Crete evidence
© eltercero via flickr.comA rock cave at Preveli in the island of Crete
Athens - Archaeologists in the Greek island of Crete have uncovered startling evidence on Monday showing that early humans navigated across open waters thousands of years earlier than previously believed.

According to the Greek Culture Ministry, archaeological experts from Greece and the United States discovered along the southern coast of the island rough axes and other tools believed to be between 130,000 and 700,000 years old during a survey of the caves and rock shelters located in the areas of Plakias and Preveli, calling the said discovery made by the archaeologists working with the American School of Classical Studies based in Athens as "the most ancient sign of early navigation worldwide."

The tools that have been discovered were described to be simple hand tools that were made out of stone. Archaeologists found a similarity between these tools and those associated to the Homo heidelbergensis (also referred to as the Heidelberg Man) and Homo erectus, early ancestors of modern humans that lived in Africa 200,000 years ago.

"Up to now, we had no proof of Early Stone Age presence on Crete," Maria Vlazaki--Senior Ministry Archaeologist--told the Associated Press, referring to the conclusive evidence previously found on the island that humans settled and inhabited Crete no earlier than the Neolithic Period.

Crete became an island when it broke off from mainland Greece about five million years ago. The fact that Crete was already an island during this time, the ministry stated that the tools are "the earliest evidence in the world of ancient seafaring."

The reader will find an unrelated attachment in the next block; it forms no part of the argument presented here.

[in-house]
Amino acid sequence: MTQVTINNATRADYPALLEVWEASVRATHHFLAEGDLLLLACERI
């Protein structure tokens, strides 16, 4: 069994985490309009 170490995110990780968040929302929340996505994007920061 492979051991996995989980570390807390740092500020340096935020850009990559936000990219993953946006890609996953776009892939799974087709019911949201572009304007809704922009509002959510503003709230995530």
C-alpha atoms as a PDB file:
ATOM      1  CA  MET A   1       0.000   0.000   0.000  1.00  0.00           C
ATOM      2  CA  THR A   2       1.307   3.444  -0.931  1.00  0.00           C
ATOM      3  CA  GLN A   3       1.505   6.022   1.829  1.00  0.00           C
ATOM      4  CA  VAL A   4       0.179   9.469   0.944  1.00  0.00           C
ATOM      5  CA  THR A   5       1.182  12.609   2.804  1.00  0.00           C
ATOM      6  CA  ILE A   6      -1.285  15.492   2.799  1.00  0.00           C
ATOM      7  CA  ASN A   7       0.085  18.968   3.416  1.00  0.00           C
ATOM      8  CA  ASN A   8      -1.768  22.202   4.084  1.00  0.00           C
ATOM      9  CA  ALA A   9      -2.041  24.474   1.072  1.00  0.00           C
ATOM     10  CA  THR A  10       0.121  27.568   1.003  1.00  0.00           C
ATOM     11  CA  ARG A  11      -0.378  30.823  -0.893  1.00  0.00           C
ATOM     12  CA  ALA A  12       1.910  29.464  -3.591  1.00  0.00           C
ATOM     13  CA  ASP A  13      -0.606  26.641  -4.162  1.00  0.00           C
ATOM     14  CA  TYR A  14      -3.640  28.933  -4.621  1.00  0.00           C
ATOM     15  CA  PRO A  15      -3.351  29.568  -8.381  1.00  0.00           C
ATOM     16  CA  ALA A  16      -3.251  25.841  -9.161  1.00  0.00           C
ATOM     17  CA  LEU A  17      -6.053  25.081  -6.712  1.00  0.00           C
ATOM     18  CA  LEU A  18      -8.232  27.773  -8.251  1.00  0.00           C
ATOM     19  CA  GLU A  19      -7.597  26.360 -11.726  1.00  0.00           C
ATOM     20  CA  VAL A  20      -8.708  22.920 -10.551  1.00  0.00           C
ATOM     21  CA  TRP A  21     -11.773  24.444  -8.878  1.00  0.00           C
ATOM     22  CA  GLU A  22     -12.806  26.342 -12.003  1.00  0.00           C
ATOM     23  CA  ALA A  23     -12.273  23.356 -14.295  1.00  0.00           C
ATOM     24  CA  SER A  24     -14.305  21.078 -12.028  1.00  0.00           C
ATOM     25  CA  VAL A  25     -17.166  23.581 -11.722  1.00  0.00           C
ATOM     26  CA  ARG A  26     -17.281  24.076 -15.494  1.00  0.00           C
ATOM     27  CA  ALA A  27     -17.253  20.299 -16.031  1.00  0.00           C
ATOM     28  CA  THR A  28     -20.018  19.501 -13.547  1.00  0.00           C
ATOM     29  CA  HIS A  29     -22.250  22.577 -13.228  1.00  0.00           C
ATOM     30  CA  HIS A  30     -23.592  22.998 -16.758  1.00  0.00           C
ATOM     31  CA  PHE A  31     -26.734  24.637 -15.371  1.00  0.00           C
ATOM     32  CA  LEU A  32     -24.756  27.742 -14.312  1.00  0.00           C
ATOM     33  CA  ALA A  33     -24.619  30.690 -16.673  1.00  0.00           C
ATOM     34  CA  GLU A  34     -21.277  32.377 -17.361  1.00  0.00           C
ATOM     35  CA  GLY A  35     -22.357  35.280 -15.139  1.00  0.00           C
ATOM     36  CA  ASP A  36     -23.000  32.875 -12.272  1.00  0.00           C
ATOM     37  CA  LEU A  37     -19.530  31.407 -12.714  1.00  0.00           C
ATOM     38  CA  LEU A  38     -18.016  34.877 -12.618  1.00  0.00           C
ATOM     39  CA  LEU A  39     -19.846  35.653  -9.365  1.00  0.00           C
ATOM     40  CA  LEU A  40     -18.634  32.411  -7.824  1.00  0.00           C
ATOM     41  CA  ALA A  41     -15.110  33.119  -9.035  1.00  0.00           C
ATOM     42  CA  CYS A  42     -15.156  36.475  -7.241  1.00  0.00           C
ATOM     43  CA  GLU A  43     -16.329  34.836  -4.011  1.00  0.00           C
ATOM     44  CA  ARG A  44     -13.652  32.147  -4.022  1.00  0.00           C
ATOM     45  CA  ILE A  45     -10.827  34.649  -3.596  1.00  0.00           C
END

Before the discovery of the stone tools, the earliest evidence of open-sea travel in Greece was dated to be 11,000 years ago.

"The findings not only prove marine travel in the Mediterranean existed tens of thousands of years prior to what was known until today," the ministry said in a report published by the AFP. "They also change calculations about early man's cognitive abilities."

Vlazaki pointed out that it is unclear where the hominids that created these tools sailed from, or whether they permanently settled on the island after arriving.

"They may have come from Africa or from the east," she said. "Future study should help.

The team of archaeologists that made the discovery has already applied for a permission to conduct further and more thorough excavations of the area. Greek authorities are expected to grant their approval on the request later in the year.